Specialist Endocrinology Clinics

Joint Antenatal Clinic

These are held at East Surrey Hospital on Tuesday afternoons and at Crawley Hospital on Monday afternoons. The endocrinologists join the obstetrics team to care for pregnant women with endocrinology disorders.

Joint Surgical Clinics

These are held once a month with an endocrinology consultant and Mr Adam Stacey-Clear to assess patients who will have planned thyroid or parathyroid surgery. Blood tests for thyroid function should be requested prior to referral. Patients with hyper- or hypothyroidism and a nodular goitre without suspicious features should be referred routinely to a general endocrinology clinic.

It is not necessary to request an ultrasound scan or thyroid isotope scan in advance of the clinic appointment – this additional step may result in unnecessary delay in making the diagnosis of cancer and is not recommended.

The endocrinology team form part of a thyroid cancer multi-centre network. When a thyroid nodule is found to be suspicious for cancer, or where there is uncertainty about the diagnosis, cases can be discussed at a fortnightly multi-disciplinary meeting via tele-link with the thyroid cancer specialists at the Royal Surrey County Hospital in Guildford.

When surgical removal of a thyroid nodule is necessary, this surgery can be performed by the Trust’s consultant surgeon, Mr Adam Stacey-Clear, at East Surrey Hospital. Patients with confirmed thyroid cancer will continue to be followed-up by the thyroid MDT.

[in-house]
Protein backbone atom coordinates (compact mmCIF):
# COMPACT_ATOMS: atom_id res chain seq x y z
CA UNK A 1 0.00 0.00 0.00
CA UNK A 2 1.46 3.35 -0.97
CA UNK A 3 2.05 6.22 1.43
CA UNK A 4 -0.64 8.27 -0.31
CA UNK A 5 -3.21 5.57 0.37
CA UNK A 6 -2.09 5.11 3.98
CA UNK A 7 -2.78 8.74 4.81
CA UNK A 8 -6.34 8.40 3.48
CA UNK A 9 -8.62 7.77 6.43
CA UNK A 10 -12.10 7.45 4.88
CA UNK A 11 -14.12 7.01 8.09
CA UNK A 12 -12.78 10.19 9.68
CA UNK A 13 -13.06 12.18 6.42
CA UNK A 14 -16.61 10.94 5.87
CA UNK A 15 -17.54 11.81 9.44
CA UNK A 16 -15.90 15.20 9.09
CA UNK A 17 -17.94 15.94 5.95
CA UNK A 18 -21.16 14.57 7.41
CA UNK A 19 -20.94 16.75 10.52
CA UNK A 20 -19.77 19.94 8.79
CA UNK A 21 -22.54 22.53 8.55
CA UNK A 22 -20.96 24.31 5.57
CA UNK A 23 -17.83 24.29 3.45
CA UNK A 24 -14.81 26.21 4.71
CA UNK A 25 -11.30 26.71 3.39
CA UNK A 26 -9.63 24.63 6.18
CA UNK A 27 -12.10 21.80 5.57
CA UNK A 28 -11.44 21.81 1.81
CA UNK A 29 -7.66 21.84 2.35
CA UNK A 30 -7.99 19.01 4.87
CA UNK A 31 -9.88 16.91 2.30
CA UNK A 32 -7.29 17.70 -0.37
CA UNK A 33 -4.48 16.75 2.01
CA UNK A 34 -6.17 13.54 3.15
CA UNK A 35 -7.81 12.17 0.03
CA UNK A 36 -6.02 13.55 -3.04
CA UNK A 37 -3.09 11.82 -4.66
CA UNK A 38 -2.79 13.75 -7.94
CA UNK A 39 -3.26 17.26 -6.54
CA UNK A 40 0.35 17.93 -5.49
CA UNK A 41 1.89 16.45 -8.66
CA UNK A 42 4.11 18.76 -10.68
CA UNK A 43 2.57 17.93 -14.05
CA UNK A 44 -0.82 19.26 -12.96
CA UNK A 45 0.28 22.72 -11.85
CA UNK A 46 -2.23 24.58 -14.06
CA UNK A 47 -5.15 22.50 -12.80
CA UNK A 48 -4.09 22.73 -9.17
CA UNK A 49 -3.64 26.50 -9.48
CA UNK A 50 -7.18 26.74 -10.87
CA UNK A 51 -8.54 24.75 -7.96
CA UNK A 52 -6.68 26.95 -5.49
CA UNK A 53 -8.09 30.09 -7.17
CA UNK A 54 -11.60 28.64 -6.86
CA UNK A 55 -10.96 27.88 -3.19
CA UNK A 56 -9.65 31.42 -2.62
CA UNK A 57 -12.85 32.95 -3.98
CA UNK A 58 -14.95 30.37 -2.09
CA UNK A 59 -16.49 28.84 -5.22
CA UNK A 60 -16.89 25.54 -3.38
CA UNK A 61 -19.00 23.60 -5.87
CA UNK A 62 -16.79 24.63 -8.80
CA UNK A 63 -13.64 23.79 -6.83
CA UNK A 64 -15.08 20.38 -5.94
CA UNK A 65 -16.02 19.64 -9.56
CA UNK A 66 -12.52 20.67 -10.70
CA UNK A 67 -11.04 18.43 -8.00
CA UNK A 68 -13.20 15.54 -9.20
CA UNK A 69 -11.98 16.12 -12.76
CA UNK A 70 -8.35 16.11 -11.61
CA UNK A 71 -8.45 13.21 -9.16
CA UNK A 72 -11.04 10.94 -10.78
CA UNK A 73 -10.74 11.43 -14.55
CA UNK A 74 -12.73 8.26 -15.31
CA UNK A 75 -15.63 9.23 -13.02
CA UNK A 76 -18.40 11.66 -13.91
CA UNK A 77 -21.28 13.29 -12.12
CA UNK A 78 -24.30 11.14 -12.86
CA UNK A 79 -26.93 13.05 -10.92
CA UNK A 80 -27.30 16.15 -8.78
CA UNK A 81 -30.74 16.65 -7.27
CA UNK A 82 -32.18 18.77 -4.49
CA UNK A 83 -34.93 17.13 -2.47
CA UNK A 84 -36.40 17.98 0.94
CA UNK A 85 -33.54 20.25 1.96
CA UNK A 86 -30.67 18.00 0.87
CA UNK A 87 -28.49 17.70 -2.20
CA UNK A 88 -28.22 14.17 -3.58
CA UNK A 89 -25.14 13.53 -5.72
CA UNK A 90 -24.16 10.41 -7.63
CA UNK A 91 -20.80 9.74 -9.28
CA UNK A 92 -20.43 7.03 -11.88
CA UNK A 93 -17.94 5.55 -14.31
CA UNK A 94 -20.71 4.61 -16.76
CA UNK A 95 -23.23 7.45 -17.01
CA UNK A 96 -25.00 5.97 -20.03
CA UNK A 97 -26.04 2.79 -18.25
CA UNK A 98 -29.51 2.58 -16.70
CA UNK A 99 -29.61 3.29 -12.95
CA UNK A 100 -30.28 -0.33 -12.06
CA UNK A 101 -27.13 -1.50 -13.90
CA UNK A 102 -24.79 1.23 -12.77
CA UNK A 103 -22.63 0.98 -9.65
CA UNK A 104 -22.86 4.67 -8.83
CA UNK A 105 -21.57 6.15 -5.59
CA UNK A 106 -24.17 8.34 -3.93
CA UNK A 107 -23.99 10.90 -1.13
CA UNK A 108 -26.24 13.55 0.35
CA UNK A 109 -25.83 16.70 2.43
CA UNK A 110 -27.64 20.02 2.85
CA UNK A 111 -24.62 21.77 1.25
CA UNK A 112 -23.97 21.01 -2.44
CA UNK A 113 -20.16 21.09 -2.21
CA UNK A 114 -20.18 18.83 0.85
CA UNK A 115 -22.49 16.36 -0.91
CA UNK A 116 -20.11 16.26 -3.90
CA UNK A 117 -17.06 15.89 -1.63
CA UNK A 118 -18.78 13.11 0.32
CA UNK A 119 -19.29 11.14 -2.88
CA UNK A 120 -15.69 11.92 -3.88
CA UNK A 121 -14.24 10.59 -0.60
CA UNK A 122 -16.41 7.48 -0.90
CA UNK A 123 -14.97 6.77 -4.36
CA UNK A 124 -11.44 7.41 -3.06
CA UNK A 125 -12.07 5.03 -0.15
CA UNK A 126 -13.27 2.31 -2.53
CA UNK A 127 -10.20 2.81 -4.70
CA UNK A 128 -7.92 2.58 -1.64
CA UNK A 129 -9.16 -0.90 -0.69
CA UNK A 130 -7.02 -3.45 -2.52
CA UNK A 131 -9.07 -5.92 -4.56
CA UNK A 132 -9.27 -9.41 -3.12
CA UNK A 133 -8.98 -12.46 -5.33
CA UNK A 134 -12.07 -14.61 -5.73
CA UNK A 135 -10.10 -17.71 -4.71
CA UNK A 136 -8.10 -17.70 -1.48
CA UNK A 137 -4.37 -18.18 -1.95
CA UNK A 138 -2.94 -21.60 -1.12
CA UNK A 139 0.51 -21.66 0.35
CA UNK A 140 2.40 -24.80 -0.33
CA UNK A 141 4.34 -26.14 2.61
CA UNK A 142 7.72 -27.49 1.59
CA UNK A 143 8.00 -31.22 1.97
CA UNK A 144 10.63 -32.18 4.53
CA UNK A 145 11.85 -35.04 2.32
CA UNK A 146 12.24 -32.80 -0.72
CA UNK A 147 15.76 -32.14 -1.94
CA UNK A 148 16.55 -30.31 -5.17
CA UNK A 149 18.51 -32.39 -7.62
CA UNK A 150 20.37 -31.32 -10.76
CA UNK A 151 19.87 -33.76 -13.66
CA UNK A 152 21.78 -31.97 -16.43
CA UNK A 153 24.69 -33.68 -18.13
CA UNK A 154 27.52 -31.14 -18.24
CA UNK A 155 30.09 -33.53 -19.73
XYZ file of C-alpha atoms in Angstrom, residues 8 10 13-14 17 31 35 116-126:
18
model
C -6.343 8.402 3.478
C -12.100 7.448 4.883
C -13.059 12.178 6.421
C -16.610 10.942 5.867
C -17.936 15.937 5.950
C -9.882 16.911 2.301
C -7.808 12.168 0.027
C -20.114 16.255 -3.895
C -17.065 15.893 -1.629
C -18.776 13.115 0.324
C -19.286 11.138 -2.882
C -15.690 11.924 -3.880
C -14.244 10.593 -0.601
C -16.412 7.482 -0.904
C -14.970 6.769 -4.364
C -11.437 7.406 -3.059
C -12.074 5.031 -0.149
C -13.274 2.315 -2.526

Thyroid Nodule Clinic

Tuesdays, 9.30am-12pm at East Surrey Hospital.

This is a one-stop clinic for assessment of thyroid nodules or lumps. Patients can be referred to this service by their GP. Following assessment, the patient will have an ultrasound scan, and, if required, an ultrasound-guided, fine needle aspiration of the nodule, and the results are normally available the same day.

Patients requiring urgent assessment for possible thyroid cancer should be referred under the 2-week rule. Criteria for urgent referral include:

  • Unexplained hoarseness or voice changes associated with a goitre
  • Thyroid nodule in a child
  • Cervical lymphadenopathy associated with a thyroid lump
  • A rapidly enlarging painless thyroid mass over a period of weeks

Other patients, including those with a history of sudden onset of pain in a thyroid lump, and those with a thyroid lump which is newly presenting or increasing in size over months, can be referred non-urgently.